First day of actual gaming with the school group today. It went . . . adequately. There were some problems, but it wasn't a disaster.
We only had about two and a half hours. An extra person showed up, so we had eight players in total. We had to spend entirely too much time at the beginning getting everyone's characters finished. The GM is showing signs of getting attached to his plot. Given all that, it really went about as well as could be expected.
The biggest problem for me was just the number of people involved. I've GMed a party of that size, that didn't work too well. The party just sort of waltzed through the game as an amorphous mass; this game looks like it's heading in the same generation. I'm sure there are some GMs, and some players, who can handle and enjoy that size of party. I'm just not one of them.
I tend to like a game that integrates the characters fairly tightly into the game. That's what I go for, anyway. I don't know how well I succeed. But my goal is to give every character specific reasons to be involved with the game, and specific things to do that only they can. I take their specific qualities into account when I'm planning; their styles inform the themes.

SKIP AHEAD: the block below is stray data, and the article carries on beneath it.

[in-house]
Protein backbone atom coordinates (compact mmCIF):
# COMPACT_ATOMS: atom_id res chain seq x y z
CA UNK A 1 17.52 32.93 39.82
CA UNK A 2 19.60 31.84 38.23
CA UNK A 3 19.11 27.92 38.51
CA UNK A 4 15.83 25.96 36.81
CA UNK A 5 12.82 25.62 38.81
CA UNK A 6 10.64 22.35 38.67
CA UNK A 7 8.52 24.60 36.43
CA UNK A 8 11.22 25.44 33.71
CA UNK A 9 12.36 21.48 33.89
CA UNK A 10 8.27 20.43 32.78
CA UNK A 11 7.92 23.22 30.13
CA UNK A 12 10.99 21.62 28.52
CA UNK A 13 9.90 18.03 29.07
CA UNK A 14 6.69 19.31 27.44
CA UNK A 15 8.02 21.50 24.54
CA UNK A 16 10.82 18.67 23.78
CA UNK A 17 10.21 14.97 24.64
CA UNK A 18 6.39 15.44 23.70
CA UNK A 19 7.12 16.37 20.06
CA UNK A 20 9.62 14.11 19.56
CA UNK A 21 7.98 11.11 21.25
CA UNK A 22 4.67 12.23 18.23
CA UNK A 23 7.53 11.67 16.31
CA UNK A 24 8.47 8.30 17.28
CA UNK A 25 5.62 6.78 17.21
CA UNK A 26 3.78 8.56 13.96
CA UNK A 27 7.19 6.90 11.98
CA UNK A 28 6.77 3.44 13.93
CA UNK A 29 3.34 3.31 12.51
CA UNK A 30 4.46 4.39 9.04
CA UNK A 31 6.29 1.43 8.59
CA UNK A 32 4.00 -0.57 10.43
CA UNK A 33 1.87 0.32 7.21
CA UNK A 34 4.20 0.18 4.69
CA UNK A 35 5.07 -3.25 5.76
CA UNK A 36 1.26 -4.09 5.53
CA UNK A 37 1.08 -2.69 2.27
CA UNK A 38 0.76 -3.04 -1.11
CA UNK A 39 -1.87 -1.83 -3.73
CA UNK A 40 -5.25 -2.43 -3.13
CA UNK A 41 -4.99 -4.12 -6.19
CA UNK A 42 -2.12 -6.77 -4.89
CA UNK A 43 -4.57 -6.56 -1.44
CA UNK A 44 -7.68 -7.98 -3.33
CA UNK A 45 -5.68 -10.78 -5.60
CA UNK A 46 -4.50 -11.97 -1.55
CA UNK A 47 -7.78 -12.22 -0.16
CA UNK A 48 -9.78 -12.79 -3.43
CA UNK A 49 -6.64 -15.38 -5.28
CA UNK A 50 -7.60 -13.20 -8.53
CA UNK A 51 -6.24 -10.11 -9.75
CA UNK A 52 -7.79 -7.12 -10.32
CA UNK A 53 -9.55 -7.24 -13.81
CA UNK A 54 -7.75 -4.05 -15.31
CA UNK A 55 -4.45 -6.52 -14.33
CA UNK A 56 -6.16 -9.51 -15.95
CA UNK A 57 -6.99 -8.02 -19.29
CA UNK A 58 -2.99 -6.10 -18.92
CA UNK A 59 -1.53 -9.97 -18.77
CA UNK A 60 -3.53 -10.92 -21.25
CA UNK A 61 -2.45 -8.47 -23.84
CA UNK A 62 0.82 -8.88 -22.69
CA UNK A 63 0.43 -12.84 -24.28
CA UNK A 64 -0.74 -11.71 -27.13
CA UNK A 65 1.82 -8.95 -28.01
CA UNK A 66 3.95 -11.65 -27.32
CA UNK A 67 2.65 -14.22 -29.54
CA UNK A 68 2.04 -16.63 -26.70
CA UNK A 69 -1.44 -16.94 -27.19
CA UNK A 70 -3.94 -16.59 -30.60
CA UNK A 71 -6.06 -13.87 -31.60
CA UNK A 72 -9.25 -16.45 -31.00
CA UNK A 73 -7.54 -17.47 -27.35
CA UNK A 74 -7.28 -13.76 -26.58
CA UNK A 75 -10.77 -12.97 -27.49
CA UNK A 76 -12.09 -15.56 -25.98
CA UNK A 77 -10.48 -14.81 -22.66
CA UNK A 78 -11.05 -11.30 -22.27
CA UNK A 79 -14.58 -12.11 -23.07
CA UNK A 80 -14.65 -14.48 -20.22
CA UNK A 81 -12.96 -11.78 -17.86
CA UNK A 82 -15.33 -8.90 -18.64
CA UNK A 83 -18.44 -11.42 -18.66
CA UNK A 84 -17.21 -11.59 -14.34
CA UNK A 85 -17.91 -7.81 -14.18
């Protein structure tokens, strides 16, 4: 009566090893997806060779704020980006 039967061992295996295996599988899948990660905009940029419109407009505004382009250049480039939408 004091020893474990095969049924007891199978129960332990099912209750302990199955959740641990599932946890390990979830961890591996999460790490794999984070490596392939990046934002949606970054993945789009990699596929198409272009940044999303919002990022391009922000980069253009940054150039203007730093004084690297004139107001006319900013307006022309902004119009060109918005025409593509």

It's hard for me to do that in a game with more than four or five characters. Add in the difficulty I have managing that many people at the table, and the grinding hell that combat becomes when you have eight initiative spots to resolve, and it just gets unpleasant.
And that many people is bad for me on the player side, because I'm easily distracted. If there's not something shiny going on right now, and I'm not involved with it, I tend to start thinking about something else. I'll start reading a book, or come up with weird and counterproductive conspiracy theories. Then I'll be totally off track whenever I am back in the spotlight, and I slow the game down trying to figure out what's happening.
So. Current verdict: not bad, but too many people. And too many of them are freshmen.